Belabor It Day Thoughts

It’s not the most joyous of Labor Day weekends, and we all know why, so I won’t drag out the statistics and the sackcloth and ashes.  I think it’s undeniable that there are a lot of Randy Quaids from the “Family Vacation” movies all over the country right now (except in Texas), telling visiting relatives they like Hamburger Helper just as much even without the meat.  The President is going to reveal his “jobs” plan this Thursday, which early reports say will be the same mix of tax credits, infrastructure “investment”, and moral suasion he’s been pitching all along (Be still, my heart.)  I feel compelled to share an op-ed in Friday’s Orlando Sentinel from R. Thomas Buffenbarger – Buffy to his friends – the president of the International Association of Machinists and Aerospace Workers in Upper Marlboro, MD titled “FDR’s Works Progress plan would put Americans to work”.  Mr. Buffenbarger’s piece begins with empathy for the millions of unemployed and those dealt a severe blow to their retirement funds by the falling stock market.  He then puts his thematic ball on the batting tee by trotting out a statistic that will have the average reader spewing their coffee in shock and horror:

In July, for example, the Institute for Supply Management’s manufacturing index dropped from 50.9 percent from June’s 55.3 percent.  This was bad news for factories, as only percentages above 50 indicate that the manufacturing sector is expanding.

I was scratching my head a little over this bit of stunning news.  First, 50.9 is above 50, so does that mean the manufacturing sector is still expanding despite the decline between June and July?  Also, if the manufacturing index is 48 percent one month and the next is 49.5, does it mean that the index is not expanding because it’s still not above 50?  While we are still wobbly from Mr. Buffenbarger left jab to our logical chin, he unleashes a left hook extolling the FDR’s WPA (Works Progress Administration)…

What we need is an initiative in the mold of Franklin Roosevelt’s Works Progress Administration, which put millions of Americans to work in the Great Depression on projects that improved their communities.  Whether an out-of-work accountant or a struggling dock worker, the WPA used the worker’s skills and expertise to improve our nation by building everything from LaGuardia Airport in New York to the Griffiths Observatory in Los Angeles.

…that sets up his devastating overhand right:

Following that model, our lawmakers can get unemployed Americans working again by using federal funds to update our factories, install the most state-of-the-art equipment, revamp marketing plans and simplify the way workers are managed.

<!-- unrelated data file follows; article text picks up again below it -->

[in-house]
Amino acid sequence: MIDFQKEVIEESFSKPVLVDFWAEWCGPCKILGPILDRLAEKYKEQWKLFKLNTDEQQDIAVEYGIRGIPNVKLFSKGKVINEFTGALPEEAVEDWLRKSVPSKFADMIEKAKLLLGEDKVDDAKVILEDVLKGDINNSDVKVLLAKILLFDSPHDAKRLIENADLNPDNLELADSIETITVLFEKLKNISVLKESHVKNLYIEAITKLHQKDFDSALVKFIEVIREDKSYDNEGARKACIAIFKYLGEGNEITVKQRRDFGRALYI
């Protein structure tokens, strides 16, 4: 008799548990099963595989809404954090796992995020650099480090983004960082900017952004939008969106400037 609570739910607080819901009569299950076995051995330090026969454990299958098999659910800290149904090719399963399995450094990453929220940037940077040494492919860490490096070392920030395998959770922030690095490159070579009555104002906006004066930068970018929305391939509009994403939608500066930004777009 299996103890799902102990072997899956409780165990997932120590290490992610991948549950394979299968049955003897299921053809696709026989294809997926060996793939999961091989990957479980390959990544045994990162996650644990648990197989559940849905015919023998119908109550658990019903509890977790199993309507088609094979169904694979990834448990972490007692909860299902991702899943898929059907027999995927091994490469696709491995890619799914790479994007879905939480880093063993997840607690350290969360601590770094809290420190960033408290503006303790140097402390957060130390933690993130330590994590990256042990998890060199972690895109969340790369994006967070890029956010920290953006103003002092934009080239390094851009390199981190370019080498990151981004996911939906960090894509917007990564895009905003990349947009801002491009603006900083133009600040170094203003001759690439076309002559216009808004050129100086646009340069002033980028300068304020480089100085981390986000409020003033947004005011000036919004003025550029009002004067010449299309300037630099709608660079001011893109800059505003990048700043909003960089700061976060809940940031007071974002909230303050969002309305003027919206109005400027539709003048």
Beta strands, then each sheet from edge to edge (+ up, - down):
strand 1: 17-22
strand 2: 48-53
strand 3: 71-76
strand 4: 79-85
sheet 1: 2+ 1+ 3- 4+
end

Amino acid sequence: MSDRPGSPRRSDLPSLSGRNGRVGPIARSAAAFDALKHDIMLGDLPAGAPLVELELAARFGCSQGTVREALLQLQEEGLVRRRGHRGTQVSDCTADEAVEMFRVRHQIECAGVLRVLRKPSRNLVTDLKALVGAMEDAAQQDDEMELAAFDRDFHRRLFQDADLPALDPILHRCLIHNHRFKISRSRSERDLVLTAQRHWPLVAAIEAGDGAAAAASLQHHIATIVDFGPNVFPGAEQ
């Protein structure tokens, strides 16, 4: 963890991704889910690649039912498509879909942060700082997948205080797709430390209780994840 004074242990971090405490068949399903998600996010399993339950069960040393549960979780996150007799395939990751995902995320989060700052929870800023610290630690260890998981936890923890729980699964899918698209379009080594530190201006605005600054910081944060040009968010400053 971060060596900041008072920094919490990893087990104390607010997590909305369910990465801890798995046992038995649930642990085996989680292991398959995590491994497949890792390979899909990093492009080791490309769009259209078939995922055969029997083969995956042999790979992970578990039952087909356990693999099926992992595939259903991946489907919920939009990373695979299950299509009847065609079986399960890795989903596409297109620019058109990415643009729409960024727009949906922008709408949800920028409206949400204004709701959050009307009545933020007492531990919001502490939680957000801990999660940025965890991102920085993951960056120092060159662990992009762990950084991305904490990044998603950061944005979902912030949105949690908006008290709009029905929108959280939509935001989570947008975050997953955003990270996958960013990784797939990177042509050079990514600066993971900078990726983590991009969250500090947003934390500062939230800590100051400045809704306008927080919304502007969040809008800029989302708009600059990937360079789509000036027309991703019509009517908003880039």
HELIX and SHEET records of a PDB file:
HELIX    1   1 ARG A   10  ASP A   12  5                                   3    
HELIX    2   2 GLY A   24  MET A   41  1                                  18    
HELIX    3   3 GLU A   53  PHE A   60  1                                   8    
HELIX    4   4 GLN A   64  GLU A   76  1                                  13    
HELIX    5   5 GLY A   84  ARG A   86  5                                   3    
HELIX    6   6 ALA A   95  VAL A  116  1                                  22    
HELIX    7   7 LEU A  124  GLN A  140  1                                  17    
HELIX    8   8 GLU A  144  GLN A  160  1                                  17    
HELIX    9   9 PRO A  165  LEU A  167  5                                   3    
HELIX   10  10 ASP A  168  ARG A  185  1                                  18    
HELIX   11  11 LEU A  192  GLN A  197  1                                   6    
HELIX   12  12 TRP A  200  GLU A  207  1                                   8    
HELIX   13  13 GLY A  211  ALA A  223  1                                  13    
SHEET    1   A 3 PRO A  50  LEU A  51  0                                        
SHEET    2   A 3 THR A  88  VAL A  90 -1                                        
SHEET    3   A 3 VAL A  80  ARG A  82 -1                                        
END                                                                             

Mr. Buffenbarger goes on to trot out some more questionable statistics, and the liberal bête noir that if we had all that money to spend on Iraq and Afghanistan, surely (Don’t call me Shirley!) we have the money to create jobs for Americans and provide economic relief for struggling families.

Well, some reading I’ve done states that the WPA was not the great success Mr. Buffenbarger sees it to be.  And I’m sure there are intelligent economists out there who would argue that it was – even some without an obvious bias as the president of the I.A.M.A.W.  I would just say General Motors right now is Exhibit A for the former crowd, with its languishing stock and thousands of unwanted Volts sitting around in dealerships; i.e. government does poorly what the private sector does well if left to operate fairly unfettered.  Note I said “fairly unfettered”; the bursting of the housing bubble in 2008 is an example of what can happen when government doesn’t provide an oversight role.  Executives of manufacturing concerns who can perceive demand for products they could produce through capital investment in their factories would lay out a business plan for the providers of capital (e.g. banks), borrow the money, upgrade their equipment, hire more people, etc.  Figuring out which factories are candidates for investment and which ones would be flushing taxpayer dollars (in Mr. Buffenbarger’s terminology “federal funds”) down the crapper is not something that would ever be done from Washington (or has been done from Beijing, or Moscow, or Havana) effectively.  Am I wrong here?

My son told me the other day that “You’re the nicest Oscar the Grouch I know.”  Gee, thanks, I guess.  I probably haven’t changed his mind here.  So on a chirpier note, let’s all enjoy the time off with family, the barbecue grill, the last frolic in the pool before it closes, and before we’re crushed under the treads of the Chinese economic juggernaut – oops, ignore that last part!

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